Chris Date and Hugh Darwen, authors of The Third Manifesto, have suggested that the SQL Null implementation is inherently flawed and should be eliminated altogether,[31] pointing to inconsistencies and flaws in the implementation of SQL Null-handling (particularly in aggregate functions) as proof that the entire concept of Null is flawed and should be removed from the relational model.[32] Others, like author Fabian Pascal, have stated a belief that "how the function calculation should treat missing values is not governed by the relational model."[citation needed]

Closed world assumption[edit]

Another point of conflict concerning Nulls is that they violate the closed world assumption model of relational databases by introducing an open world assumption into it.[33] The closed world assumption, as it pertains to databases, states that "Everything stated by the database, either explicitly or implicitly, is true; everything else is false."[34] This view assumes that the knowledge of the world stored within a database is complete. Nulls, however, operate under the open world assumption, in which some items stored in the database are considered unknown, making the database's stored knowledge of the world incomplete.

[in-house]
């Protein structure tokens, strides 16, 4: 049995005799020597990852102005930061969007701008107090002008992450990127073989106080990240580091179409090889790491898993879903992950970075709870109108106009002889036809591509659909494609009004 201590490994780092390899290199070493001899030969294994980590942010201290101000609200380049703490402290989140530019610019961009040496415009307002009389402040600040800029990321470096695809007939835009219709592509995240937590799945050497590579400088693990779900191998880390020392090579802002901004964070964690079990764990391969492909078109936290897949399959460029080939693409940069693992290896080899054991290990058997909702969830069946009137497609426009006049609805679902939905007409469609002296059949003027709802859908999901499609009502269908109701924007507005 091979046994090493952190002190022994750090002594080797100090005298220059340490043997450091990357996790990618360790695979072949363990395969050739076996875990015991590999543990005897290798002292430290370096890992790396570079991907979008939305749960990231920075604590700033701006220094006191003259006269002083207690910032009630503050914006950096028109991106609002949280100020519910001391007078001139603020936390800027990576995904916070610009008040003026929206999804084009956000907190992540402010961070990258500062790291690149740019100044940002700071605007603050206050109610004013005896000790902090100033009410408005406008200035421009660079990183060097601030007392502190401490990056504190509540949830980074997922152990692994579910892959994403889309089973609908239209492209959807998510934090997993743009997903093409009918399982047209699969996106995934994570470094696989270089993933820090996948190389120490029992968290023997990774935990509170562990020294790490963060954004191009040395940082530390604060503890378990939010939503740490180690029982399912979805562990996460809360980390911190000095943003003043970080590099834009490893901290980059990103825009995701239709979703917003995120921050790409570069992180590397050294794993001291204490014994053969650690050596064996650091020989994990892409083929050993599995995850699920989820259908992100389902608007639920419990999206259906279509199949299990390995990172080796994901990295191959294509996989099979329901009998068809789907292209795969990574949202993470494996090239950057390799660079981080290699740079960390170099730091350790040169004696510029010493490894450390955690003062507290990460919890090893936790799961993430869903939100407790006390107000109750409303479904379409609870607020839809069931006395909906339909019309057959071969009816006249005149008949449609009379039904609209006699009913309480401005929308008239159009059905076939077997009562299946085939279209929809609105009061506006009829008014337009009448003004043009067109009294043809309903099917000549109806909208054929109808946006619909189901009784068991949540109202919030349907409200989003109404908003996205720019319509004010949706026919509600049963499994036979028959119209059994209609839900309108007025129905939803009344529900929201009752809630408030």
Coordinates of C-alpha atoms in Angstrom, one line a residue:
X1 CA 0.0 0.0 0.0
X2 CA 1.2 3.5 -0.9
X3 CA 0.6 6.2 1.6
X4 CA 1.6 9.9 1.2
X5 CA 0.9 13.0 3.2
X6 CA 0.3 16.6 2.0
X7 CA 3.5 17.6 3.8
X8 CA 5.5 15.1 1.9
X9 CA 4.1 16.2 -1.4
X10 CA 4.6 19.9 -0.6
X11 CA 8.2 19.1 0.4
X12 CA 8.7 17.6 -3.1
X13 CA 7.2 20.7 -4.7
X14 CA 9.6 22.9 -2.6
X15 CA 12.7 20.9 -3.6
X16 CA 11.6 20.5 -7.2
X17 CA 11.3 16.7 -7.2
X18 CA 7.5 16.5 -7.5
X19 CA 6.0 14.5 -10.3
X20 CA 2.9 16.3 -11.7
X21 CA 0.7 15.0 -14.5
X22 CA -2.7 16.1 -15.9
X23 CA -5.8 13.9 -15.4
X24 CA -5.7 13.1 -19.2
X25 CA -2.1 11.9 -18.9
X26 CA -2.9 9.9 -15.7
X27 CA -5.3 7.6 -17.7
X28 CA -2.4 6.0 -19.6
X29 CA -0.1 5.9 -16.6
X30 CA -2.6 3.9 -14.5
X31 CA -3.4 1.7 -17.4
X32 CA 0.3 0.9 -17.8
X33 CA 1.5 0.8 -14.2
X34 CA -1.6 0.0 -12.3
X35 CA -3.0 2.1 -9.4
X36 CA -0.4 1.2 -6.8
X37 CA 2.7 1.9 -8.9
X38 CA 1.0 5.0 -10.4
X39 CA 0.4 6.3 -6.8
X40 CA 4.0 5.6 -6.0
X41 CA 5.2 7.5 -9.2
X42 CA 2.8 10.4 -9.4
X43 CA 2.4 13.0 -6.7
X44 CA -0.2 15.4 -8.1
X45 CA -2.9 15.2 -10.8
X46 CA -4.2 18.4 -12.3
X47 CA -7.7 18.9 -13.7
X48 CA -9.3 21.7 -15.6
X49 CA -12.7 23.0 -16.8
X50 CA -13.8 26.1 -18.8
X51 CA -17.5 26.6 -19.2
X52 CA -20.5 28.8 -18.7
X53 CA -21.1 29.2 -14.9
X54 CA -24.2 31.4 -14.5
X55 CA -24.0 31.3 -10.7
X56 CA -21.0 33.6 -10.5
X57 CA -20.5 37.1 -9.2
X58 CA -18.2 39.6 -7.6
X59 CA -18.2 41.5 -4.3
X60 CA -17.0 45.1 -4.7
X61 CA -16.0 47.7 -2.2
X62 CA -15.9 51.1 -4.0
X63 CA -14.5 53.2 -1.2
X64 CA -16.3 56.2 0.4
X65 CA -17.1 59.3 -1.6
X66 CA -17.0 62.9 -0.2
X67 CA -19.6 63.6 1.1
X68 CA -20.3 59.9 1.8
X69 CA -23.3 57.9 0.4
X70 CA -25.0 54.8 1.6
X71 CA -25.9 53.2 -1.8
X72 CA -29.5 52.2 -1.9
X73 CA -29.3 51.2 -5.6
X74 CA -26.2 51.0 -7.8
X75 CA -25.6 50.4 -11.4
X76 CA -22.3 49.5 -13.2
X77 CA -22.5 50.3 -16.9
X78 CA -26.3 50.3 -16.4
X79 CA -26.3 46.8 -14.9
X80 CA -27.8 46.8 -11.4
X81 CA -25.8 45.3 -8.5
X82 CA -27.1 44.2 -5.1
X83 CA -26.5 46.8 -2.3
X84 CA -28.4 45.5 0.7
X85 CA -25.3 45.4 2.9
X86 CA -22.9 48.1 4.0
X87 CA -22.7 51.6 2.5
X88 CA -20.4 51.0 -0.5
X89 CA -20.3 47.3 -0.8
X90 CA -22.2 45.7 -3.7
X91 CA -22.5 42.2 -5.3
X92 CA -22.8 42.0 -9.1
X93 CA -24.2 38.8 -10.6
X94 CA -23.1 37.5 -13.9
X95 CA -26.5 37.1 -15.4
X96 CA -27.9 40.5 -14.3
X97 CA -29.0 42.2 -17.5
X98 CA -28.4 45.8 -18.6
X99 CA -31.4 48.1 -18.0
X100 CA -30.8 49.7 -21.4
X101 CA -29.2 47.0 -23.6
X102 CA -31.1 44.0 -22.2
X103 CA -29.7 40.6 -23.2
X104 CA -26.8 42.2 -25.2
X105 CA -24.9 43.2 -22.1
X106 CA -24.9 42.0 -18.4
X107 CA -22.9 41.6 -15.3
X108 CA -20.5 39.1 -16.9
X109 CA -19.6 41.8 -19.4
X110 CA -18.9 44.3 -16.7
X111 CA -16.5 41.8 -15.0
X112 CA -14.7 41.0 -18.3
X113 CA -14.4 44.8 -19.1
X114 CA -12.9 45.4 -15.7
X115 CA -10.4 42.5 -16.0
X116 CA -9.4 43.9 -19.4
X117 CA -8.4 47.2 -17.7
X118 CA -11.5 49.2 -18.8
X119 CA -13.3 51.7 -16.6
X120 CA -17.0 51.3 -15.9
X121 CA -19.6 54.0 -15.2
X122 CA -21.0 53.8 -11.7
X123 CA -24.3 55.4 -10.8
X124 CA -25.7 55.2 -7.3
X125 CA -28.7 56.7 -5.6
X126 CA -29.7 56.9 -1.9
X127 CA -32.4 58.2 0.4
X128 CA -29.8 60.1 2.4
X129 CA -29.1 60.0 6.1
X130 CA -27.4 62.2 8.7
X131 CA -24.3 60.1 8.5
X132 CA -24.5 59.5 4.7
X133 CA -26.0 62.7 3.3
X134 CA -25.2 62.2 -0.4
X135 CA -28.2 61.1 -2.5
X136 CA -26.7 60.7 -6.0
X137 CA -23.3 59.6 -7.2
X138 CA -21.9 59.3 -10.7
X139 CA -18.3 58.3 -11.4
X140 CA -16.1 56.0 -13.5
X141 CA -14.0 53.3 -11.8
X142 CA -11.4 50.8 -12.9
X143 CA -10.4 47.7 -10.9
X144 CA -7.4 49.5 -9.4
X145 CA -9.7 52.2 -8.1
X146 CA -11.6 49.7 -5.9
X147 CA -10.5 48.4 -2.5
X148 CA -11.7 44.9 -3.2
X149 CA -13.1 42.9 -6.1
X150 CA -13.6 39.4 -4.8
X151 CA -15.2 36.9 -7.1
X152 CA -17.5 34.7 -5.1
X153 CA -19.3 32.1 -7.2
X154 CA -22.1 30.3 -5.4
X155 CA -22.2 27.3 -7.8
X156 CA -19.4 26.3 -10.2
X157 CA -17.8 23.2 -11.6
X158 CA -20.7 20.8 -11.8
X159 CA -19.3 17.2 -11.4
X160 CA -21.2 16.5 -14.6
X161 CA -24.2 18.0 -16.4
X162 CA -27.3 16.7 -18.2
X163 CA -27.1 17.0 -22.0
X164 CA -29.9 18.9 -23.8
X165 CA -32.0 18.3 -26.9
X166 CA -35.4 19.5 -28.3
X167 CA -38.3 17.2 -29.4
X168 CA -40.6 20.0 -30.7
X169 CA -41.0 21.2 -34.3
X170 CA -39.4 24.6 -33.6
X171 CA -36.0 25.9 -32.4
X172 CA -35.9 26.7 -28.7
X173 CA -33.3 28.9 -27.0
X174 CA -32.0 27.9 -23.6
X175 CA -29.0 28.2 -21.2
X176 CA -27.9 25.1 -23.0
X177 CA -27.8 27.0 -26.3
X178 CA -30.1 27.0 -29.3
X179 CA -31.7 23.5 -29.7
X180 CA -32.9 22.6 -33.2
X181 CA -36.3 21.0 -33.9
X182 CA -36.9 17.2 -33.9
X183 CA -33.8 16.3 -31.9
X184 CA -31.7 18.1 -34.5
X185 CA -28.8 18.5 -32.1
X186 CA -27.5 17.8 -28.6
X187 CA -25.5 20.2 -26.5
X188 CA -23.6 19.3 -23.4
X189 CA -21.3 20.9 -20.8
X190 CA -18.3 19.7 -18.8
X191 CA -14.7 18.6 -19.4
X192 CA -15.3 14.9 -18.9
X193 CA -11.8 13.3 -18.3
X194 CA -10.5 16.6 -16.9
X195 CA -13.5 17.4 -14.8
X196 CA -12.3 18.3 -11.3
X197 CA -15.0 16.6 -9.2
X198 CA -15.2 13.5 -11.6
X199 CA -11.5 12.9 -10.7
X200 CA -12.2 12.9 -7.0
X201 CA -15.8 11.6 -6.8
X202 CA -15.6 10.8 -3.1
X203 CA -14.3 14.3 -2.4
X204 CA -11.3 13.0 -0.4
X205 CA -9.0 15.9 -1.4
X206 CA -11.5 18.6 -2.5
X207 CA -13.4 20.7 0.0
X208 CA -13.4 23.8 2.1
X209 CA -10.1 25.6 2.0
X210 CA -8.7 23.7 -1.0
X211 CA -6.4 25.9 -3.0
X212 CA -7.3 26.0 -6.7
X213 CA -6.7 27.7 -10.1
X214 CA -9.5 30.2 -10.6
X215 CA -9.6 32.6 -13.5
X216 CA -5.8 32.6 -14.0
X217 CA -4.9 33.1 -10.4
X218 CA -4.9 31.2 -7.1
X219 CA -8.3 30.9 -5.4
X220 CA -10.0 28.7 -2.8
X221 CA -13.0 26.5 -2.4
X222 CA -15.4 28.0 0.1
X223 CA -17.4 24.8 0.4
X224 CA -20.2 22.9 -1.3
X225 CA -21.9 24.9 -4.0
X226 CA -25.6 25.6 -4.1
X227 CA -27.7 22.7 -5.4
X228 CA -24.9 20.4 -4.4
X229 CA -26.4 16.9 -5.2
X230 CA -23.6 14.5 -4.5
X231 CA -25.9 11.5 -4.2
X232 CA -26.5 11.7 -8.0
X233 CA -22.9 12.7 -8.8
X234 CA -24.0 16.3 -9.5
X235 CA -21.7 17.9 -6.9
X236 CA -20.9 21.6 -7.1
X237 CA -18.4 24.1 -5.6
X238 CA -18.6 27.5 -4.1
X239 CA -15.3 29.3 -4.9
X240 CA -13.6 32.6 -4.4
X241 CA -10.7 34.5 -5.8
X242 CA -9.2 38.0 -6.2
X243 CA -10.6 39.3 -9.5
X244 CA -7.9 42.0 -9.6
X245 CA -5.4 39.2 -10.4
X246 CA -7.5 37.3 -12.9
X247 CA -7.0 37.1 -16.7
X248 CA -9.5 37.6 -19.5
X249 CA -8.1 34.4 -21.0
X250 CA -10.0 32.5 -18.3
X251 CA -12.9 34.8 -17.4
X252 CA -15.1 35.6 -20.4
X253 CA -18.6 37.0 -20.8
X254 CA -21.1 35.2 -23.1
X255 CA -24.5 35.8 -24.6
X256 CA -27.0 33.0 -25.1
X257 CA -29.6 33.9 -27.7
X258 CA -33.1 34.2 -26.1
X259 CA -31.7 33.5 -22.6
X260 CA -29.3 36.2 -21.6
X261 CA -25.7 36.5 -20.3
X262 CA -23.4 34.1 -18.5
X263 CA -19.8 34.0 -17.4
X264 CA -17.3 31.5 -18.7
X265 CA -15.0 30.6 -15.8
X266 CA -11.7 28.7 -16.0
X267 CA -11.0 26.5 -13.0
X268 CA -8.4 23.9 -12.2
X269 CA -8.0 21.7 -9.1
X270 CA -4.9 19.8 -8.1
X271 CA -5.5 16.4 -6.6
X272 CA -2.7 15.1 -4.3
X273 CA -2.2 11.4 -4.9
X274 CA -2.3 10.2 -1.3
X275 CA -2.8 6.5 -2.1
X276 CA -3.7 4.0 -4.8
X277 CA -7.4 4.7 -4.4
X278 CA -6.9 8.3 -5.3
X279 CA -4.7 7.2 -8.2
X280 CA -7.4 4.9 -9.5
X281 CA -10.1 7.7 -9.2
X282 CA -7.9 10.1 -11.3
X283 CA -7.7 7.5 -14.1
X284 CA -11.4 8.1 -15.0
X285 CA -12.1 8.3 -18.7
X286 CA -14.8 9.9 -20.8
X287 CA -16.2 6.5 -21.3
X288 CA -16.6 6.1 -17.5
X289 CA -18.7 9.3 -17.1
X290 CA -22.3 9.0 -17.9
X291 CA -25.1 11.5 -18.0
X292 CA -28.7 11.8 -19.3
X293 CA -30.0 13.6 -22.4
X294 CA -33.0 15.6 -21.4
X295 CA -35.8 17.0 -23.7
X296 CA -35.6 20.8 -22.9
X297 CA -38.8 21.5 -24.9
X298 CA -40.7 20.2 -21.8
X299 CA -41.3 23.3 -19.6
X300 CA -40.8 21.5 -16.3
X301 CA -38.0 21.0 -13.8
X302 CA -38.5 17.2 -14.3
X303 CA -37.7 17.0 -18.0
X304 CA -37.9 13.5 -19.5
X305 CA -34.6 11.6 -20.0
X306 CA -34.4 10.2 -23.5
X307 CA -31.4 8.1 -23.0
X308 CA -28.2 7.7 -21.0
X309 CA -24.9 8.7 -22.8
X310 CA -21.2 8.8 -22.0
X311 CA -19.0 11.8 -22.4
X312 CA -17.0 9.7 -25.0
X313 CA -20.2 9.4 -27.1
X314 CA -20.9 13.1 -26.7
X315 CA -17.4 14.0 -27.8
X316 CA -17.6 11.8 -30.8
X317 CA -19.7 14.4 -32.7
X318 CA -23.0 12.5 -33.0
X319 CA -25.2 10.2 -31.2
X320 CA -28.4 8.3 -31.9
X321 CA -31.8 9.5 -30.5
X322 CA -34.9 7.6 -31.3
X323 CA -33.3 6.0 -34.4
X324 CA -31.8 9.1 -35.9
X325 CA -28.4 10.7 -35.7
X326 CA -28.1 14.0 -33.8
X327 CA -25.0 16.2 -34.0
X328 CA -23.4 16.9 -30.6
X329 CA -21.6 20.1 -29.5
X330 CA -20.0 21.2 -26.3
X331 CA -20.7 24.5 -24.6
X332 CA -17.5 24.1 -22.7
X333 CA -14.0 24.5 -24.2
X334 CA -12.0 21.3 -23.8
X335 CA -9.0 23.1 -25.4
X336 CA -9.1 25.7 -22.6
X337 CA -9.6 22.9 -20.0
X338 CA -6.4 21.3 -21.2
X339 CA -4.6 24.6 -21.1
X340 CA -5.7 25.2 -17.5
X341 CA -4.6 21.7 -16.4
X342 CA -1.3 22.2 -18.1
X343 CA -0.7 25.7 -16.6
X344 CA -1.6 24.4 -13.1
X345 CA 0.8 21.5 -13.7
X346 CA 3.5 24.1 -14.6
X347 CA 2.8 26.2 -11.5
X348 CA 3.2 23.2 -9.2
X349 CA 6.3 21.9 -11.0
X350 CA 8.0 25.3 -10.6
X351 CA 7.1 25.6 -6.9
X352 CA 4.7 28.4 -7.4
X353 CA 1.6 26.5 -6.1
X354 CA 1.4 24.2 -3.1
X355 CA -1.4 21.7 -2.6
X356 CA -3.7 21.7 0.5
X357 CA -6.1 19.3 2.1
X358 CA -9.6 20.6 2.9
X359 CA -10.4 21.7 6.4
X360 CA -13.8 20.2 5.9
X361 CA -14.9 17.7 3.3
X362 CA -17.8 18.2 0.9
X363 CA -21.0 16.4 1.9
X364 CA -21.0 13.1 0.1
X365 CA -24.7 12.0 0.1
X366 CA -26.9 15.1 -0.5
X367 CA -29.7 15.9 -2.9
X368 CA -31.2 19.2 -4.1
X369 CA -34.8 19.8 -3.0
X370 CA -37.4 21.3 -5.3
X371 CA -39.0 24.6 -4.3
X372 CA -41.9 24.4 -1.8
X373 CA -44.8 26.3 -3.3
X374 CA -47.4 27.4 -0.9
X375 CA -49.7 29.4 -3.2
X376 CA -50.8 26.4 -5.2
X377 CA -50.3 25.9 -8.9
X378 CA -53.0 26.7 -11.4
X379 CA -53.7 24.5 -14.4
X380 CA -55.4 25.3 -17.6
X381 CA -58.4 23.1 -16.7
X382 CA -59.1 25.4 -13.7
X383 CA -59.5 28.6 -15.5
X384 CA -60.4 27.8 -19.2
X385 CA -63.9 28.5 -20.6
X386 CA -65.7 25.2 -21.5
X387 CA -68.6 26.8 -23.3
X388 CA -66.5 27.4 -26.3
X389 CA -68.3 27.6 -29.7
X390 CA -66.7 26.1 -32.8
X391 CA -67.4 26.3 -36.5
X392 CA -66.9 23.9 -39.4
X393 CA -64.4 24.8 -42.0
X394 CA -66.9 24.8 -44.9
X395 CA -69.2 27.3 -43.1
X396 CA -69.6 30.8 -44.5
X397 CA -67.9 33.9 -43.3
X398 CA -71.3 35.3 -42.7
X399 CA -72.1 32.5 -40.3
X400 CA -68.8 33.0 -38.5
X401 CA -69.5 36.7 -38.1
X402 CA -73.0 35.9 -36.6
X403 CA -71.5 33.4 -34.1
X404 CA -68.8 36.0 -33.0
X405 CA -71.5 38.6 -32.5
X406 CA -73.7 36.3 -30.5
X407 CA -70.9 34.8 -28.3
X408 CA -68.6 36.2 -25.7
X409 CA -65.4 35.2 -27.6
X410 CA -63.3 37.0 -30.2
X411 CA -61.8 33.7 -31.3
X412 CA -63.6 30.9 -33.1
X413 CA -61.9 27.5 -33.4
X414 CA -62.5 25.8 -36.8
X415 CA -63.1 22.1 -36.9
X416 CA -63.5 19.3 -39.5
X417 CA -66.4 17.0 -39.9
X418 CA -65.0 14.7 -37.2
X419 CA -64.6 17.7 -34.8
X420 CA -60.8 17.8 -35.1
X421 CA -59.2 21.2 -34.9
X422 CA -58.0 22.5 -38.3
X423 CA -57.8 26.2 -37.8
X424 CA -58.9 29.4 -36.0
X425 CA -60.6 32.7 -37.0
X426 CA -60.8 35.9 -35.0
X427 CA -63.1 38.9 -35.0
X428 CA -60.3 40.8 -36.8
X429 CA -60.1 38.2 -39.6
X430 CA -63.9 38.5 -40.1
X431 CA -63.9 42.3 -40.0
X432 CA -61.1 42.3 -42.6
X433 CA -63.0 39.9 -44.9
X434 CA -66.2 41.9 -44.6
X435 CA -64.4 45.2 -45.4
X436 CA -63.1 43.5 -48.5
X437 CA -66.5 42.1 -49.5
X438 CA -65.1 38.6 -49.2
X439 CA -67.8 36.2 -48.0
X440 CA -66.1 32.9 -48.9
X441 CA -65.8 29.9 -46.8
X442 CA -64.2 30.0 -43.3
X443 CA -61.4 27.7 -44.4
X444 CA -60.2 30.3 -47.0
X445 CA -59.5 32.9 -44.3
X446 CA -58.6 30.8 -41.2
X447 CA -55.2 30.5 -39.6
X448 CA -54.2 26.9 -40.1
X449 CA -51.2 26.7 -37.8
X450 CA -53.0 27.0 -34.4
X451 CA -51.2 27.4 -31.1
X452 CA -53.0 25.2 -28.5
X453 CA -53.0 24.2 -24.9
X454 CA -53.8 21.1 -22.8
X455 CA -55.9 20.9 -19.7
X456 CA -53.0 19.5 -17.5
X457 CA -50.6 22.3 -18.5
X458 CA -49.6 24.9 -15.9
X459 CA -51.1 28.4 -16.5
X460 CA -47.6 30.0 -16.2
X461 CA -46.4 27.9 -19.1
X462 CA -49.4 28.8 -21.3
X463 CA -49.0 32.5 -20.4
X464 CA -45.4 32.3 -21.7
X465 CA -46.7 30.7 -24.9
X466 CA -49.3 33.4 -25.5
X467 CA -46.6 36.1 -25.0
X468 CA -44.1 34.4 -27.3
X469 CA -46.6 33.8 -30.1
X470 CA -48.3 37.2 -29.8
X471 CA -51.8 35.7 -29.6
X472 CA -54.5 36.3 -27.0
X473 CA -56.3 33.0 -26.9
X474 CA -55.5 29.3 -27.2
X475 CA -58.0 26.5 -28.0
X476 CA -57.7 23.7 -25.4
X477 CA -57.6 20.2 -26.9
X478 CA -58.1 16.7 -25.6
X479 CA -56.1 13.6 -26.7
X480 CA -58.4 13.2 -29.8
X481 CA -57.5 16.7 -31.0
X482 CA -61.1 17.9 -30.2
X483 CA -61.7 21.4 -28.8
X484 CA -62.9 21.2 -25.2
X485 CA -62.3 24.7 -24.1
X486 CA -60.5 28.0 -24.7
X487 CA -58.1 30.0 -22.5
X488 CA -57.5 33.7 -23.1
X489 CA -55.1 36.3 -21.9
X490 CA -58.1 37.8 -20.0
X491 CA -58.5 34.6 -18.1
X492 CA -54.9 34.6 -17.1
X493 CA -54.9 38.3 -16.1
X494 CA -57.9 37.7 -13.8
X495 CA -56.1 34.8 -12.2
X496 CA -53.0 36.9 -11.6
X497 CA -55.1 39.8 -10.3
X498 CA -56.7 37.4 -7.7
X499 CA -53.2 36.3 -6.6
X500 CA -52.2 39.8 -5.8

See also[edit]

References[edit]

  1. ^ a b c d Ron van der Meyden, "Logical approaches to incomplete information: a survey" in Chomicki, Jan; Saake, Gunter (Eds.) Logics for Databases and Information Systems, Kluwer Academic Publishers ISBN 978-0-7923-8129-7, p. 344; PS preprint (note: page numbering differs in preprint from the published version)
  2. ^ Codd, E.F. (October 14, 1985). "Is Your Database Really Relational?". ComputerWorld. 
  3. ^ Codd, E.F. (October 21, 1985). "Does Your DBMS Run By The Rules?". ComputerWorld. 
  4. ^ a b Don Chamberlin (1998). A Complete Guide to DB2 Universal Database. Morgan Kaufmann. pp. 28–32. ISBN 978-1-55860-482-7. 
  5. ^ a b Codd, E.F. (1990). The Relational Model for Database Management (Version 2 ed.). Addison Wesley Publishing Company. ISBN 0-201-14192-2.